You could exchange a few anecdotes, like, “Locker rooms were always crowded when I was in school too.”  (You could even relate a funny story if you have one and think it may help.)  For example, when talking about track practice, I shared a chuckle with my son how my track coach would follow us on our running route in a car behind us, rather than run with us.  Once he got laughing, it seemed like it paved the way to share a few concerns that he had been having as well.  

Read some books together

If your child is young enough, sometimes reading books with them about issues that children face can help to open up about different issues.  There are many excellent examples of books for young children through tweens.  You can use these books to talk about different feelings and experiences that your child may be having.  You can also use some of these books to offer reassurance too.  Some examples include:

My Secret Bully

It’s Not the Stork

The Body Book for Younger Girls

I Love You the Purplest

My Best Friend Moved Away

The Invisible String

Get out the board games.

Sometimes, children and teens need to open up with any words out before they can talk about hard things.  If enjoyable for your family, board games (particularly those that are funny and not overly competitive) can get things rolling.  Once people are talking and laughing, your child may be more apt to disclose concerns to you later.  Some examples include:

Apples to Apples

Yahtzee (not the electronic version)

Table Topics

Taboo Word Game

Get out of the house and exercise or take a drive

Oftentimes, the direct eye-contact in conversations actually impedes a child’s ability to share their experience.  Many people feel that it is easier to open up to someone while they are walking or driving.  If you do take your teen for a drive with you to talk, be sure to turn off the electronics.  Sometimes, a change in scenery by grabbing coffee, a quick bite to eat, or a walk together can also help.   You could also visit the local dog park, even if you don’t have a dog, just to walk and greet dogs.  Do not pick activities that help you with errands or are likely to cause conflict, like the grocery store or Wad-Mart. Try to make them relaxing and fun for your child.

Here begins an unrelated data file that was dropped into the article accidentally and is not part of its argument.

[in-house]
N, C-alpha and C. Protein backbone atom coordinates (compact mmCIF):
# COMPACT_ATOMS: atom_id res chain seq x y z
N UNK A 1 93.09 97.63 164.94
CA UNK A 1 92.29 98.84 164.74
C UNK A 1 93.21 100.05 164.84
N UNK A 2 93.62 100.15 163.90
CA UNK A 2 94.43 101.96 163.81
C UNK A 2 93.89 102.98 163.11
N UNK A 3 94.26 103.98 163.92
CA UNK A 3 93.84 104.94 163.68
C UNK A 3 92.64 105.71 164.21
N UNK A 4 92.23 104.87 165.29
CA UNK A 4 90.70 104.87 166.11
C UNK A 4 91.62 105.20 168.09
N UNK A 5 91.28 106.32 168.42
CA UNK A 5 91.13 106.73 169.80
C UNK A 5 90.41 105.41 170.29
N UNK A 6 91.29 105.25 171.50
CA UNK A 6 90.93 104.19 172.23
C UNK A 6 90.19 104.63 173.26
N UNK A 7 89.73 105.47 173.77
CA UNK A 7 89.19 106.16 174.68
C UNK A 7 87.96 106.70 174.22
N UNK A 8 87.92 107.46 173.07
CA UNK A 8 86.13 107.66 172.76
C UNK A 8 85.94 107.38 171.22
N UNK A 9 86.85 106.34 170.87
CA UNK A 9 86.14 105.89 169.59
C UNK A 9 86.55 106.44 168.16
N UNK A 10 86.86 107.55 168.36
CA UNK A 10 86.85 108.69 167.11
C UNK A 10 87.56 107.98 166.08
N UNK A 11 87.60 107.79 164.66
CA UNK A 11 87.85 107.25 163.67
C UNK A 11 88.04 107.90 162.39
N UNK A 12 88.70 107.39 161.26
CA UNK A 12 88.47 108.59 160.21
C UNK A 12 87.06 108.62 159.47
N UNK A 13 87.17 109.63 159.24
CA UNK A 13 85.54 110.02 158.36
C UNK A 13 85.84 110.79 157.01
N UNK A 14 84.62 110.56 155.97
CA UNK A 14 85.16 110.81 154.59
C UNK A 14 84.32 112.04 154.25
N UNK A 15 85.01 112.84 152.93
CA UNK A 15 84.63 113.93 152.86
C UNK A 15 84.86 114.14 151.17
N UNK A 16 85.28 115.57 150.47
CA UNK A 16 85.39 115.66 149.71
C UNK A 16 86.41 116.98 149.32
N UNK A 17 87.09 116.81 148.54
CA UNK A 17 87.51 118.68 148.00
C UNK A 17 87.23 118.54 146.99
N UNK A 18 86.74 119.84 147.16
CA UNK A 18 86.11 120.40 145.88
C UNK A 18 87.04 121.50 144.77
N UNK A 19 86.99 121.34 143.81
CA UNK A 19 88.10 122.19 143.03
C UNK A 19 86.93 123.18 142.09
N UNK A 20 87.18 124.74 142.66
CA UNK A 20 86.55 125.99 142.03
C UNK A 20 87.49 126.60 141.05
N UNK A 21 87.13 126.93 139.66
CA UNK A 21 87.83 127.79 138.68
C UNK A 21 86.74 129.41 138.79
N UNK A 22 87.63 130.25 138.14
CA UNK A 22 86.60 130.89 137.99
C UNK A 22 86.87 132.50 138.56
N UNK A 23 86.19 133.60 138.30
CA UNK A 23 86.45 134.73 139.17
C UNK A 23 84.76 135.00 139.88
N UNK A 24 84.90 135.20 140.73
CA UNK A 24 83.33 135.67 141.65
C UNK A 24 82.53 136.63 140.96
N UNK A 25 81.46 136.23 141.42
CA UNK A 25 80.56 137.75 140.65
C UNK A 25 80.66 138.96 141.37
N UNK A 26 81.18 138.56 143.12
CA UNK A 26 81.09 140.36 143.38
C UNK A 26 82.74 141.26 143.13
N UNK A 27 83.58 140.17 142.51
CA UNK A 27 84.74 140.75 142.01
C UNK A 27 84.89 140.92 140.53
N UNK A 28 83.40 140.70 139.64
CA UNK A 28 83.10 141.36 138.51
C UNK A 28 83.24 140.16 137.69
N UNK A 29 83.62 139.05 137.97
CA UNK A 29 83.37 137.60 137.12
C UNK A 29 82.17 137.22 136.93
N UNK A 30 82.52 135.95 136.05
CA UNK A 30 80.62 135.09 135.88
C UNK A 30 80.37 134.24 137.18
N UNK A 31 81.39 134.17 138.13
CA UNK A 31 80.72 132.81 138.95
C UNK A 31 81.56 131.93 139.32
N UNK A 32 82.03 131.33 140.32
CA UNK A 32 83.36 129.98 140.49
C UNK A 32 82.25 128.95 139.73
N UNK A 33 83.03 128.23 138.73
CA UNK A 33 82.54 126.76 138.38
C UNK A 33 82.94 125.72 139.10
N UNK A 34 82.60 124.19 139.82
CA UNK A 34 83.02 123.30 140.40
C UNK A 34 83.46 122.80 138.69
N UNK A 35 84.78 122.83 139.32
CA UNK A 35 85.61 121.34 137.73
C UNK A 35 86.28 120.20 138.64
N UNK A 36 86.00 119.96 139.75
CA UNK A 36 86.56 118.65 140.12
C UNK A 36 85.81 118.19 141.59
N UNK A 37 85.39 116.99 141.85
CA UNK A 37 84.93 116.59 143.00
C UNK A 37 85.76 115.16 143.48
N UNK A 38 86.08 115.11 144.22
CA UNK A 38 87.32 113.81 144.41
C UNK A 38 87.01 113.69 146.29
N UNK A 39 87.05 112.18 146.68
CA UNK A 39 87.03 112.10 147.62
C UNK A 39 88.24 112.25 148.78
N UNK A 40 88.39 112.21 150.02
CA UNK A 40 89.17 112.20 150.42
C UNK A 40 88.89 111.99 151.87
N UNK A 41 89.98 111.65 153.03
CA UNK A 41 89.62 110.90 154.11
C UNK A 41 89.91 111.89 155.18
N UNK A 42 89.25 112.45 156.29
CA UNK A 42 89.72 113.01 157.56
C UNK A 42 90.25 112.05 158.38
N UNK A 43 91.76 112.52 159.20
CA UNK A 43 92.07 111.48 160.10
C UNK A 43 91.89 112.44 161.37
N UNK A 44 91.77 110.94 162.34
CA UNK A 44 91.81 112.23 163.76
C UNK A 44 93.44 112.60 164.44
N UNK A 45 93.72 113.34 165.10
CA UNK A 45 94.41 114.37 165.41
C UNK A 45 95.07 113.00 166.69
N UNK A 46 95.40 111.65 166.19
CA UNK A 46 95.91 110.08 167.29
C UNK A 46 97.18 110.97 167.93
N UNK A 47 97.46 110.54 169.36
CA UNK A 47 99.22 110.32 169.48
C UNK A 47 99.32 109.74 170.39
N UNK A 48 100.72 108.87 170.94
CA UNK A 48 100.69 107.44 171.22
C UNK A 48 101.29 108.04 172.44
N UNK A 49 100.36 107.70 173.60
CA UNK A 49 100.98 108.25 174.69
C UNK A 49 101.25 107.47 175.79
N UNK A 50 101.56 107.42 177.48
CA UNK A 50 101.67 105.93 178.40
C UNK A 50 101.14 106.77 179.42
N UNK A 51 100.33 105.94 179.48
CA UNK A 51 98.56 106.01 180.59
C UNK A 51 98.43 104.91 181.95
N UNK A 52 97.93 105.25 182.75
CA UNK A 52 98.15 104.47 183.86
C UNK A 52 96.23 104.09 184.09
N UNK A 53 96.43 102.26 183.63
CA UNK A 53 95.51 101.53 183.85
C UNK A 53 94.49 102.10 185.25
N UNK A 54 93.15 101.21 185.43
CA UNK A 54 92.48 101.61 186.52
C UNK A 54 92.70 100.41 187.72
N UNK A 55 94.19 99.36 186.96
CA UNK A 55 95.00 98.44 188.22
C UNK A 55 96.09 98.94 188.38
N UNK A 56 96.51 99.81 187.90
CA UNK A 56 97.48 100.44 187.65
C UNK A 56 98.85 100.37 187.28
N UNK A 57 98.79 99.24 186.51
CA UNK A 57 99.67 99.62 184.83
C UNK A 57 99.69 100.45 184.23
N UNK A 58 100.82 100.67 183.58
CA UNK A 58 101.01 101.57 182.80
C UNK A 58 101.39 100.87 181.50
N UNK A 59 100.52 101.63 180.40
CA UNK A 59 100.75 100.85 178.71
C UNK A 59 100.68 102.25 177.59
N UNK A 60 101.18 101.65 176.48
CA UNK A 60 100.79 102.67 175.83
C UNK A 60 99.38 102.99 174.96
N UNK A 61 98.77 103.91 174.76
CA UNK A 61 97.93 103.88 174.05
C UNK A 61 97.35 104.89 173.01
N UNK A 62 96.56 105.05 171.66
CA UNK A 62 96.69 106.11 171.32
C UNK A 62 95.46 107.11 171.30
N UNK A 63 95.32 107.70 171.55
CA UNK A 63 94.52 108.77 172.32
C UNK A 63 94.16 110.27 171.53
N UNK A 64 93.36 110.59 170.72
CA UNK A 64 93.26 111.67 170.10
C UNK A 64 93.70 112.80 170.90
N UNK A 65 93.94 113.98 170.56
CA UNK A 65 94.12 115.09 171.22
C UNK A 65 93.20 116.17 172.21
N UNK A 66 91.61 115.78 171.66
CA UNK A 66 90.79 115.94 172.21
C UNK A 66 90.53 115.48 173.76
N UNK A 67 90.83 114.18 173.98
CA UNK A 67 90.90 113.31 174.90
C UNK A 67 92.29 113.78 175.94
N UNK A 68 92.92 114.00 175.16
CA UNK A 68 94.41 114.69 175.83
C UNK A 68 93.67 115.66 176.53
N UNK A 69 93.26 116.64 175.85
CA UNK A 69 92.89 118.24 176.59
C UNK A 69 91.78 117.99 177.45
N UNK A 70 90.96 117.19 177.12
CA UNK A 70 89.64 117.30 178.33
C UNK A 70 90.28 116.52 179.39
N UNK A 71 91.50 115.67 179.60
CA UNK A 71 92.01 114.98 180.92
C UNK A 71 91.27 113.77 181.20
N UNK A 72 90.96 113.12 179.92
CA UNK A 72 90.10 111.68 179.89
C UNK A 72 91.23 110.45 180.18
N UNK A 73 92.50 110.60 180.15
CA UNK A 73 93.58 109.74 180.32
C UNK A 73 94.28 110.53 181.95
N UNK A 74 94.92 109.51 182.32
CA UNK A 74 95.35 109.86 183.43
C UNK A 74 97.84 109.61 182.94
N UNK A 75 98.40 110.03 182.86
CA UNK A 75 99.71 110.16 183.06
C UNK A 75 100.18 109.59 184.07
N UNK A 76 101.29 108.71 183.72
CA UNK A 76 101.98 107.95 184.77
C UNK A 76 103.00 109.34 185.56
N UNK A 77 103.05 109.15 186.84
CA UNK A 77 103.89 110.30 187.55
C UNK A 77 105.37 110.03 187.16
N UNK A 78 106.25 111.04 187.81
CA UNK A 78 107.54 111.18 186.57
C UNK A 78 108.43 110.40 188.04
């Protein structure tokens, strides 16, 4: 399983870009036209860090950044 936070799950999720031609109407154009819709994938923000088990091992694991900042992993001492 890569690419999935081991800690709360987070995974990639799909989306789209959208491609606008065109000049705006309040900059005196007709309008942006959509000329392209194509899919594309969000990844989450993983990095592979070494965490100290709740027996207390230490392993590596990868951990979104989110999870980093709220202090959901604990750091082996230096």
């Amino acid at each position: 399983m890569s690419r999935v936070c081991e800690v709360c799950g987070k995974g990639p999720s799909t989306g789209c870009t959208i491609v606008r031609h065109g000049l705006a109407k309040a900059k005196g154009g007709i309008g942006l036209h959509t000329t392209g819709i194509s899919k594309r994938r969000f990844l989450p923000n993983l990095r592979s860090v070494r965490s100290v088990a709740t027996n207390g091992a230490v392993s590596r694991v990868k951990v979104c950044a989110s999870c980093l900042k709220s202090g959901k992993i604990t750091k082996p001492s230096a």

Develop an empathetic listening response.

When your child brings up a concern, stop.  Do not offer immediate advice, solutions, or try to fix it.  Instead, consider what your child is feeling and reflect that to them first.  An empathetic response often has two parts: “sounds like” and (your child’s feeling).  For example, if your child did poorly on an assignment, you may say, “Sounds like you are feeling sad and frustrated.  I’m sorry, that is so hard when that happens.”  Without parents jumping in and solving the problem, kids may begin to share more and feel understood.  You can follow up with a comment like, “How can I help?”  Then, listen to what your child tells you.  If they say, “nothing,” you may say, “It sounds like this is hard to talk about right now.  Let’s talk about it after dinner, when you feel a little better.”  

It can be challenging and it can take time, but often getting your child to talk to you can be very meaningful, rewarding, and helpful for both of you.  If you follow these steps, and things still aren’t working, feel free to contact a psychologist or psychotherapist.  They are there to help.